How You Shot It is a series where you show us how you shot an image. Many who use our presets love to share their special processing recipes. You can join the SLR Lounge Textures and Presets group on Facebook and share your favorite images and recipes as well!
Today’s post comes from Joe Miller.
Spend just a few minutes browsing any photography related social media and it will be quickly evident that long exposure photography is a sure-fire favorite among viewers. I travel frequently to Atlanta for business and having fallen in love with the city. I wanted to showcase it in a manner that allowed it to live up to its most popular nickname “Hotlanta.” What better way to represent the hot vibrant nightlife of Atlanta than with the vibrance and movement of a long exposure night photograph?!
Wait, that’s it for gear? Yes, that’s it. One of the most wonderful things about long exposure night photography is that you do not have to use expensive gear to make a beautiful image. But aren’t those expensive cameras and lenses supposed to provide better quality of results when shooting in low light? Well, yes, through great quality ultra-high ISO settings and wide open apertures. But for long exposure, we are going the opposite direction with low ISO and narrow aperture settings. So for this type of shot, an entry to mid-level DSLR and kit lens will actually do just fine.
There is one important and likely obvious piece of gear missing from my list that I strongly recommend, and that is a tripod. A stable platform for your camera is absolutely essential for this type of shot. Since I was on a short business trip, it was not feasible to pack my tripod in my overnight bag and I had not planned in advance to either ship the tripod to my hotel or to rent a tripod at my destination. In my case, careful planning and scouting to find a location where I would not need a tripod allowed me to get the shot without one.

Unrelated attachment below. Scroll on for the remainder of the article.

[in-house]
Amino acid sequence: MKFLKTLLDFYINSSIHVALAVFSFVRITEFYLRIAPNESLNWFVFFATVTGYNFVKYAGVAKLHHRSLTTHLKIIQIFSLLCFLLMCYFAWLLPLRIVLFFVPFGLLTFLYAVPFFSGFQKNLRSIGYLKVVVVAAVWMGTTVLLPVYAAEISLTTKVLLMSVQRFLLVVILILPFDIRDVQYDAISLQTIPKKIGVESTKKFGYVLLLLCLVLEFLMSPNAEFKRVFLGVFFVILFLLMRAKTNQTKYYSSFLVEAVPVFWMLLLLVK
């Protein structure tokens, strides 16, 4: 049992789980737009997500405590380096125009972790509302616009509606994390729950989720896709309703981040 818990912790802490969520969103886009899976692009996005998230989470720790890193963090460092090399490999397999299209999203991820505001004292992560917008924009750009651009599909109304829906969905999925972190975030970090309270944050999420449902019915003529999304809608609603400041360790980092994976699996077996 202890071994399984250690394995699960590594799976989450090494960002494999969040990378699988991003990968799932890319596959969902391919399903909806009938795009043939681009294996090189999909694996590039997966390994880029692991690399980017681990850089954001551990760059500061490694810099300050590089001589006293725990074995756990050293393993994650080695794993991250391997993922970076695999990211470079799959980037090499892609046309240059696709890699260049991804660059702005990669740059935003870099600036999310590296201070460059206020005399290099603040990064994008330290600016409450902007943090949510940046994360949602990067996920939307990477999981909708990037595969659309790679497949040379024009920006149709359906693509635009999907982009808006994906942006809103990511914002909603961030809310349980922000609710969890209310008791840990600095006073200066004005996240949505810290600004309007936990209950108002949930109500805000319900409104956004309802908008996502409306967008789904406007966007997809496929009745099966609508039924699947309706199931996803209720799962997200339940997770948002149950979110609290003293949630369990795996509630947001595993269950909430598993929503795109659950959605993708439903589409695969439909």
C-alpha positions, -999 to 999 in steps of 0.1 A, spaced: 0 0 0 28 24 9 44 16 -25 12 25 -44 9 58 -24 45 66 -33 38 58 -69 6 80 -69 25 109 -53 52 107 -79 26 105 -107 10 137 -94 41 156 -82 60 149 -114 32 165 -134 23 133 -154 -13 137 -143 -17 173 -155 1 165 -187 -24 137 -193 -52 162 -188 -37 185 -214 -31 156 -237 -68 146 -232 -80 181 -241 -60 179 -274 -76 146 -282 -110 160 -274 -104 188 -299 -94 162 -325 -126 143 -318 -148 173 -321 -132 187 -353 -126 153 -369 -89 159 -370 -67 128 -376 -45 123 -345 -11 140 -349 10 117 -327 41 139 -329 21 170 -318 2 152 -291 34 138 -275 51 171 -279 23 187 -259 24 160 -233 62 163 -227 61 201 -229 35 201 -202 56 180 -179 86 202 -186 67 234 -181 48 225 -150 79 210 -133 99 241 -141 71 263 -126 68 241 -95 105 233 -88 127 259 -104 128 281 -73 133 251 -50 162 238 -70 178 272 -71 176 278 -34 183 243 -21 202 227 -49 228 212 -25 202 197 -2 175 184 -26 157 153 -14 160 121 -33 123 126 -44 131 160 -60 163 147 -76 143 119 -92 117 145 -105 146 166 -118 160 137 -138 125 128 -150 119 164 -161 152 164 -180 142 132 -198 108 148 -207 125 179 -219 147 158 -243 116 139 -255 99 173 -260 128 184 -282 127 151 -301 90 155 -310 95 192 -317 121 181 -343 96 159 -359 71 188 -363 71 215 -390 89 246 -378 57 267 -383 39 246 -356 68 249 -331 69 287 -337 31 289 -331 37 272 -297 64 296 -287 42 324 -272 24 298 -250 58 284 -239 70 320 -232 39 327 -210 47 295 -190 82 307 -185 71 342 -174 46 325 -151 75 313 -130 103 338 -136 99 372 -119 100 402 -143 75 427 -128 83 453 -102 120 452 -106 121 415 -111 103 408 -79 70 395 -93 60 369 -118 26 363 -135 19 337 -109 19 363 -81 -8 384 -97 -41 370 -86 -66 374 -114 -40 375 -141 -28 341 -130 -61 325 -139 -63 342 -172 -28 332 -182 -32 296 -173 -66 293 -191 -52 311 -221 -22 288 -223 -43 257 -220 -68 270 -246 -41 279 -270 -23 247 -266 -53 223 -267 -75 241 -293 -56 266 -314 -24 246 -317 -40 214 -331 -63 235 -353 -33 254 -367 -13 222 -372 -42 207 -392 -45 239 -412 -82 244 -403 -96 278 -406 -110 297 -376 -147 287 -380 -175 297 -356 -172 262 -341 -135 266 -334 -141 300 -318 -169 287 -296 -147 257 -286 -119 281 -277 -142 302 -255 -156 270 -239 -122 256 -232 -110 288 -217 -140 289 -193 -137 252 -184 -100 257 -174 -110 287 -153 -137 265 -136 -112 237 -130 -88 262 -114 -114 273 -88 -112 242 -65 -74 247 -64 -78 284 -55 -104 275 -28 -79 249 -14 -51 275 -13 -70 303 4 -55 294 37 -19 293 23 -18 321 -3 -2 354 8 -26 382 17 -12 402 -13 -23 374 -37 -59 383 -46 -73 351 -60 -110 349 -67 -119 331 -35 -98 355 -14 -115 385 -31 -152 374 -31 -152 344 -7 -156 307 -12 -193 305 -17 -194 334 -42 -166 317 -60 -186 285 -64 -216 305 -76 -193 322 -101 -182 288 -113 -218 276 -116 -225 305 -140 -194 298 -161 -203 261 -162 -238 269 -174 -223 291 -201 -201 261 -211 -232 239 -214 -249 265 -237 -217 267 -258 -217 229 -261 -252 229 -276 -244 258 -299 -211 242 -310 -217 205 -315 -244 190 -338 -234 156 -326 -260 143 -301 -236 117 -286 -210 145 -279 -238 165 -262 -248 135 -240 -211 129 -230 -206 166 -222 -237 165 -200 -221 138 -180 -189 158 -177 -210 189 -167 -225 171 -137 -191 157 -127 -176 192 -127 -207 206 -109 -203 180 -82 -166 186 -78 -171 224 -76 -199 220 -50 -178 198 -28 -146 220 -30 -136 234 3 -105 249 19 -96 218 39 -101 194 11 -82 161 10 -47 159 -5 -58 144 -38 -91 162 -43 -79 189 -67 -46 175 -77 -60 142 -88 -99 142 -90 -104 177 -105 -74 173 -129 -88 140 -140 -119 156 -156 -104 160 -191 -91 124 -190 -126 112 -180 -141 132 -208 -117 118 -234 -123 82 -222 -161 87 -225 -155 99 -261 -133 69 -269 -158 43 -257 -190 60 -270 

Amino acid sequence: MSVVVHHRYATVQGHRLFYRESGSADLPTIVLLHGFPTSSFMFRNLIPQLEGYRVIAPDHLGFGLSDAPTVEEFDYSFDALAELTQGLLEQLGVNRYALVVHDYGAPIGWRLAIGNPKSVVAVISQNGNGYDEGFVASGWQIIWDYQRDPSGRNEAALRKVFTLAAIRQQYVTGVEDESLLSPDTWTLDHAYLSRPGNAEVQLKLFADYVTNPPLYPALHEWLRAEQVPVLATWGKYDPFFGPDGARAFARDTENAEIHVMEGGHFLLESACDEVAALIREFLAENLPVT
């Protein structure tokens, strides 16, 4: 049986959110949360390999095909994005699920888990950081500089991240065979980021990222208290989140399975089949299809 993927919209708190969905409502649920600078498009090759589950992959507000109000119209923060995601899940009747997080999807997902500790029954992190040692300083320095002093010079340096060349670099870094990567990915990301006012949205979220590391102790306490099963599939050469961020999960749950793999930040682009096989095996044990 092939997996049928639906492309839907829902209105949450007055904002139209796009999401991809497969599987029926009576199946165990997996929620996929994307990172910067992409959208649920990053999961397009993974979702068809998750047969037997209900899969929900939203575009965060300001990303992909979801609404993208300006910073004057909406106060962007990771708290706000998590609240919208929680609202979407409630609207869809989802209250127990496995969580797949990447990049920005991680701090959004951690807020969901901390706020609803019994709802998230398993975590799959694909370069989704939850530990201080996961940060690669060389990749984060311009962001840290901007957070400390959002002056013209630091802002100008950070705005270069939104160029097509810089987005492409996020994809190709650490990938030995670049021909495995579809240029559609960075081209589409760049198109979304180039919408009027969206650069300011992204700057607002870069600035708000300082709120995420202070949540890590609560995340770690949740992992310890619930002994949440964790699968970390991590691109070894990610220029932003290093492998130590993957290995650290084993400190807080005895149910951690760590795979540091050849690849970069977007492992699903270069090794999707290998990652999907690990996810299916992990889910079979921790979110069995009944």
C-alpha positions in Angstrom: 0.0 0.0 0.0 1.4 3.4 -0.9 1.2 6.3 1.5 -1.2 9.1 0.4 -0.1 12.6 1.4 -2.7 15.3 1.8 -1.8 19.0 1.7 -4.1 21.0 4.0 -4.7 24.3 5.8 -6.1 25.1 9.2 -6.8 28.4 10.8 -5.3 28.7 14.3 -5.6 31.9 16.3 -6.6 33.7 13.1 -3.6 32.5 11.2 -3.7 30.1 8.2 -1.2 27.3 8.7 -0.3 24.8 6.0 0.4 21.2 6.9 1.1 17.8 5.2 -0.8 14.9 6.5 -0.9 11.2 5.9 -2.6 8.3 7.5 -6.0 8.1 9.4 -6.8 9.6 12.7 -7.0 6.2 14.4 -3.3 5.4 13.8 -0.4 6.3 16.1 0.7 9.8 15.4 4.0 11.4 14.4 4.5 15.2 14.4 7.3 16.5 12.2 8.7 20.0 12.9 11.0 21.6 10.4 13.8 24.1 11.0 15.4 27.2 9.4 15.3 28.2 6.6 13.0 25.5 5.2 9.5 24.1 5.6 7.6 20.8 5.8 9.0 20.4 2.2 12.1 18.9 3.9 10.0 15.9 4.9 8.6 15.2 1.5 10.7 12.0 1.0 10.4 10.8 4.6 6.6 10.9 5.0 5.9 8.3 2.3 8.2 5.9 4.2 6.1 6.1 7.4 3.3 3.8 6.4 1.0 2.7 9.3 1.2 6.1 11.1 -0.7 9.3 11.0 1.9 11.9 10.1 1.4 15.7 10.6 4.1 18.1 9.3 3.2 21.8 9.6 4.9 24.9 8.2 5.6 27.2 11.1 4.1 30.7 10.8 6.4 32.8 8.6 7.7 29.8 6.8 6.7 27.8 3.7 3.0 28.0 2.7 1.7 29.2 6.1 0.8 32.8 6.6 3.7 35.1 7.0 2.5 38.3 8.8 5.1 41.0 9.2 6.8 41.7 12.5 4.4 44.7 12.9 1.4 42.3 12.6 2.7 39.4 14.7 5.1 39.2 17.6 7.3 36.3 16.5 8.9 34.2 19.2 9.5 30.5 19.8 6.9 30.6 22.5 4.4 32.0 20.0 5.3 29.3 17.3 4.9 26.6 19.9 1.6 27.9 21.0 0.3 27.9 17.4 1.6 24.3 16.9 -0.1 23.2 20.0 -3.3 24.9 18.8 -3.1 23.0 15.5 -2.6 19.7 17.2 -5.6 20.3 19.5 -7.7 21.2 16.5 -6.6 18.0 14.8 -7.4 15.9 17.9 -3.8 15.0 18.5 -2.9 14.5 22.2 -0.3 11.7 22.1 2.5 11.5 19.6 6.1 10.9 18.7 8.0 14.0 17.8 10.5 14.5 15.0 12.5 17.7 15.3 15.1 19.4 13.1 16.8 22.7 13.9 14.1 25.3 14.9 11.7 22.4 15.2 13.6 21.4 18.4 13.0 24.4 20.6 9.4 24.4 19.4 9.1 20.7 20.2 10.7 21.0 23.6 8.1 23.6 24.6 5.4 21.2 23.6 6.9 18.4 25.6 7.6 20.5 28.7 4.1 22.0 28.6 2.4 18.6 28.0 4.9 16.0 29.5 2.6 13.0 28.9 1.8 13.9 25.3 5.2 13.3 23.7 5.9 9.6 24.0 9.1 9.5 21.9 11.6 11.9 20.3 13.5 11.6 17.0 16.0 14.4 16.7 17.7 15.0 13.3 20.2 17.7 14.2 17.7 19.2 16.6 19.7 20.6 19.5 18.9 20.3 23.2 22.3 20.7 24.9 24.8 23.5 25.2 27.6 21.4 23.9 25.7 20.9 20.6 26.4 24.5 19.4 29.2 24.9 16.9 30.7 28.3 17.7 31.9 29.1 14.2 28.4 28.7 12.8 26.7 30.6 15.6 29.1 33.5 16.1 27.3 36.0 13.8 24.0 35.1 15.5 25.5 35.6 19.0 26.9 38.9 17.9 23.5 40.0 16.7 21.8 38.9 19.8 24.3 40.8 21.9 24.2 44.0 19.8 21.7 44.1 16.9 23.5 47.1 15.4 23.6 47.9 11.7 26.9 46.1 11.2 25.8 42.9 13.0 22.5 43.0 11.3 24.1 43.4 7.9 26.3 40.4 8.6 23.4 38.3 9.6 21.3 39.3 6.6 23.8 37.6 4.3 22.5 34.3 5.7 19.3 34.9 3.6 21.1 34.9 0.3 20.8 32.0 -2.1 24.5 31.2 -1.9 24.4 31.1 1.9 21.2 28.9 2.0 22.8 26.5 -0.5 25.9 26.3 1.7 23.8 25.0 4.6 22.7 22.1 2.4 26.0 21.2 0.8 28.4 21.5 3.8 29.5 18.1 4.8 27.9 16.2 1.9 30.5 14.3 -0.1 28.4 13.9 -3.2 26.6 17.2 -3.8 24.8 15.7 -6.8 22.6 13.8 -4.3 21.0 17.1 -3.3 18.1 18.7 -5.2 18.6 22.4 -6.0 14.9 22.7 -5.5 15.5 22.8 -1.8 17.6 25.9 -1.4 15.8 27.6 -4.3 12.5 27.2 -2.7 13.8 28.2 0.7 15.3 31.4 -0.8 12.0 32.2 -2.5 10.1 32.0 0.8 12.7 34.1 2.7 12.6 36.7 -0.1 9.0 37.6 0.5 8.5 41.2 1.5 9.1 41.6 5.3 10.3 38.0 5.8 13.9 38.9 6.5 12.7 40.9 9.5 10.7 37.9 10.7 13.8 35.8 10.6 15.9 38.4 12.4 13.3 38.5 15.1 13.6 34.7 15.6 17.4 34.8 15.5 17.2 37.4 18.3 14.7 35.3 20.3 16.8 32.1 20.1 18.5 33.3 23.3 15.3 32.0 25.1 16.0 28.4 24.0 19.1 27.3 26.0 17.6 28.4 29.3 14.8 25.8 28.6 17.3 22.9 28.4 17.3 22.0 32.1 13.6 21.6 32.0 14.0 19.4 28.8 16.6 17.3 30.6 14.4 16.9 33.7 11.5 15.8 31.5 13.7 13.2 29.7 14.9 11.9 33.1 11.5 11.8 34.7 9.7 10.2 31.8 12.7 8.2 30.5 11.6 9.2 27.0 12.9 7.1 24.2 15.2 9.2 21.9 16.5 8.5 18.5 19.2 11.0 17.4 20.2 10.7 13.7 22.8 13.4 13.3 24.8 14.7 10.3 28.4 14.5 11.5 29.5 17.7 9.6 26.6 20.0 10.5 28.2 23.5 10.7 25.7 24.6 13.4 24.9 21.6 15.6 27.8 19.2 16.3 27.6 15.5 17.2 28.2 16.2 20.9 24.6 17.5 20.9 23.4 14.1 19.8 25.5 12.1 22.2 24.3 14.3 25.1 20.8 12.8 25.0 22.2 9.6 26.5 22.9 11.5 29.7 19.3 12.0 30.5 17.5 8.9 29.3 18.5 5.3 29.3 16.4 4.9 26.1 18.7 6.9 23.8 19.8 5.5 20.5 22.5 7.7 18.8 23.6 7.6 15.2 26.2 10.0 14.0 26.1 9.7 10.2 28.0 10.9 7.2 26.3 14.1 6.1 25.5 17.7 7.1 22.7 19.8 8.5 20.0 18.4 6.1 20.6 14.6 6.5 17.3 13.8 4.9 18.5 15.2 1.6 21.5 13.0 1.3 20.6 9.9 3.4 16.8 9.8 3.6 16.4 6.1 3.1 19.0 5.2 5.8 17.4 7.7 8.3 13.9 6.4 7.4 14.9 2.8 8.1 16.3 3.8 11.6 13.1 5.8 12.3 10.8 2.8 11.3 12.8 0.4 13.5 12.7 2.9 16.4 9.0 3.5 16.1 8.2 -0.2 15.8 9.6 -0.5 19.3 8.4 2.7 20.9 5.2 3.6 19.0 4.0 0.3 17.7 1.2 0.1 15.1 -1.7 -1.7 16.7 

How I Shot It
I attribute the success of this shot to the location scouting and planning that preceded it. I wanted both the city skyline and some highway traffic for light trails, so the ideal location would probably be an overpass or a parking deck. Overpasses and parking decks can offer great vantage points, but often come at the risk of your own personal safety or being quickly vacated by police or security.
Scouting your potential locations in the daytime is a great way to minimize these risks and advance preparation will minimize the time you need at the location to get your shot. A quick online search turned up the Jackson Street bridge as a popular location so during lunch break I took a quick drive to check it out.
I found that the Martin Luther King Jr. Center is only blocks away and offers a great parking that is also open into the evening, and the concrete railing of the Jackson Street bridge provides a stable platform for the camera in lieu of a tripod.